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Wednesday, August 16, 2006

What if the 'Umma' refused to disarm and the 'infidels' attacked?

In light of the reported deal yesterday between Crying Fuad Siniora and Hassan Nasrallah that Hezbullah would keep their arms hidden south of the Litani, and that they would come to an agreement 'later' north of the Litani, an official in the Prime Minister's office said that Israel would have to resume the war if the Lebanese army did not disarm Hezbullah.
"The resolution is clear that Hizbullah needs to be removed from the border area, embargoed and dismantled," the official said. "If the resolution is not implemented, we will have to take action to prevent the rearming of Hizbullah. I don't think backtracking will serve any useful purpose. There has to be pressure on Hizbullah to disarm or there will have to be another round."
Israel's foreign minister, Tzippi Livni, is to raise the issue with UN Secretary General Kofi Annan when she meets with him in New York later today. Glad to hear that Livni is still getting her shopping trip and hope the sale at Bloomingdale's hasn't ended yet.

Annan angered Israeli officials when he told Channel 2 news last night that "dismantling Hizbullah is not the direct mandate of the UN," which could only help Lebanon disarm the organization. Annan upset officials further when he said that deploying international forces in Lebanon would take "weeks or months," and not days as expected.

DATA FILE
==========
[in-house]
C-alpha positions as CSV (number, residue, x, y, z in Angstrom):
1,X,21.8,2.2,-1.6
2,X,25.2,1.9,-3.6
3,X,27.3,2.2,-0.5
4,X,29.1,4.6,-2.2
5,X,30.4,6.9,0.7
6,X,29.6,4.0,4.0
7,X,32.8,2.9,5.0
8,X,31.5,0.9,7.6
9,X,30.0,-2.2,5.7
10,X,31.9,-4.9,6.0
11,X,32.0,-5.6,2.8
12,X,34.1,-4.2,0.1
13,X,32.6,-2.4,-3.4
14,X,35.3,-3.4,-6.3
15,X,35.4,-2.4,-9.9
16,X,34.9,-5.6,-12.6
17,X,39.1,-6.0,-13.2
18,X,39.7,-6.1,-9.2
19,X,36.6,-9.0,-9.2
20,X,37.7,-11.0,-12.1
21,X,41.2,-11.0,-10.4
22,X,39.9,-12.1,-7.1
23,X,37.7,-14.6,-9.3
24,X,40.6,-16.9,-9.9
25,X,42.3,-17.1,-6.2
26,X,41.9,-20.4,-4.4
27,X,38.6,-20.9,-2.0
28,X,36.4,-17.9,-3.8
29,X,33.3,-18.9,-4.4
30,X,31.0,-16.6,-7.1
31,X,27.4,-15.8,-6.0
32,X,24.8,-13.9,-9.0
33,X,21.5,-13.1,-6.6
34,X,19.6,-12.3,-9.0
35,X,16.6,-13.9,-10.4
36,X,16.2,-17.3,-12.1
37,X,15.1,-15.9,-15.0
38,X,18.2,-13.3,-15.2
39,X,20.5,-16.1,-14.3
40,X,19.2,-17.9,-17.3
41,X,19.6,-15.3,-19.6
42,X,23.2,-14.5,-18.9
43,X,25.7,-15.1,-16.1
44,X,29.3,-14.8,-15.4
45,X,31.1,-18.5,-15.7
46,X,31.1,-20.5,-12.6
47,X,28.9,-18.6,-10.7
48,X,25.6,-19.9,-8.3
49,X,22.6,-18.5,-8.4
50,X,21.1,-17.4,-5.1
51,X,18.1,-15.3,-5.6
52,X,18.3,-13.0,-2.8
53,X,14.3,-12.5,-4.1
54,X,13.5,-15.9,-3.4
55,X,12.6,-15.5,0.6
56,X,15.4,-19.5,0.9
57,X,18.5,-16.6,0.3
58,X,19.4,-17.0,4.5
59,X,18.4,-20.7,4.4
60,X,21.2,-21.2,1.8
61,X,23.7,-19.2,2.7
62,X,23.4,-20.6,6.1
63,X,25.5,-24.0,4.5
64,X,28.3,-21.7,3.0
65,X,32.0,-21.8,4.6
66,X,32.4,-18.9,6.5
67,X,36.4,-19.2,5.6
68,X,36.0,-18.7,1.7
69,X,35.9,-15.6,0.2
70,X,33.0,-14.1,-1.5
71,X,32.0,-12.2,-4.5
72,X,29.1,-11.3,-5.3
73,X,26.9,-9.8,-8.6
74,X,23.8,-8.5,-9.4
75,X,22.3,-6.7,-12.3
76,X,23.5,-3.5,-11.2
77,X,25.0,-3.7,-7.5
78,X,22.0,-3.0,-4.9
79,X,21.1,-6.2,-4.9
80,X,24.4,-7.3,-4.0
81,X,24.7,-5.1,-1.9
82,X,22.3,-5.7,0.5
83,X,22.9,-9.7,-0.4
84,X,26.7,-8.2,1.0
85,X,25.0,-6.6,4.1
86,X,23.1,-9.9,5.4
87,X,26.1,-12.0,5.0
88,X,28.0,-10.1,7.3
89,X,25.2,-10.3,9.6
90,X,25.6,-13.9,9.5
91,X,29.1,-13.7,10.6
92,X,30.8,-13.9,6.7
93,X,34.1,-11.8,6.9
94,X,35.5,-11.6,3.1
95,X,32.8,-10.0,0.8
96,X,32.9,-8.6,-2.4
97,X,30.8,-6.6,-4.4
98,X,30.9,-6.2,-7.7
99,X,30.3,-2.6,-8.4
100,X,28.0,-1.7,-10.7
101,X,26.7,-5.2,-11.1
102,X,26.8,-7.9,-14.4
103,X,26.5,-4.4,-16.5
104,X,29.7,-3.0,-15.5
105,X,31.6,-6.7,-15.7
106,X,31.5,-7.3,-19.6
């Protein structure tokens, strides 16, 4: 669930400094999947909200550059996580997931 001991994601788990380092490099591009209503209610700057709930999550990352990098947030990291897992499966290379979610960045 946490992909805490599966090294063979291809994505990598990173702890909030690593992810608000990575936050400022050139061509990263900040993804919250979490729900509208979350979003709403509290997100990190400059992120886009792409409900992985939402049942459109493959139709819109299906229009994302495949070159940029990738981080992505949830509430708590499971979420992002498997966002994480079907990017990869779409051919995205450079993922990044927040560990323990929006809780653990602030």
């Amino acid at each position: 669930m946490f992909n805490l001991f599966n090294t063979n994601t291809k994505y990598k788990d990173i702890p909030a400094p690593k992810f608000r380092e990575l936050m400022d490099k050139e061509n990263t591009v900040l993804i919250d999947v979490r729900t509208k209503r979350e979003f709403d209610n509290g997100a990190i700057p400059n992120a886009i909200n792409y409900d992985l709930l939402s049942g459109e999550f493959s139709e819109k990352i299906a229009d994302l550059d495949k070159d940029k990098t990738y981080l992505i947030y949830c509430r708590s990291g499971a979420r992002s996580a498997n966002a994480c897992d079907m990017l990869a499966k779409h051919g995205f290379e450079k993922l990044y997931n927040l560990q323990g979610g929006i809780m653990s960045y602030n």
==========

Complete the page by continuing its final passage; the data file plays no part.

Israel has said that it will not withdraw from Lebanon until the international forces are in place.

In an interview with HaAretz, Major General Alain Pellegrini, who heads the UNIFIL force, urged the Lebanese authorities to take responsibility for the disarmament of Hezbollah in the area close to the Lebanon-Israel border, saying that the responsibility for such a move lies primarily with them. He also called for the United Nations to enable his force to take "strong measures" in order to enforce UN resolution 1701. But when asked whether his soldiers would engage an armed Hezbullah activist, Pellegrini hesitated:
It was possible, he said, but it would depend on the rules of engagement. He said that he would prefer that the UNIFIL troops had the ability to employ "strong measures" to enforce the UN resolution.
Pellegrini said he expects an advance force, most likely from France, to arrive in the region next week, in order to bolster the current deployment. Within several months, he said, another 15,000 troops would be deployed from a number of countries. Since Israel has said that it will not leave southern Lebanon until the troops are in place, it sounds like the IDF will be there for a while. Meanwhile, Israel radio just reported that the IDF expects to be out of Lebanon within ten days. Sounds like the right hand doesn't know what the left is doing.


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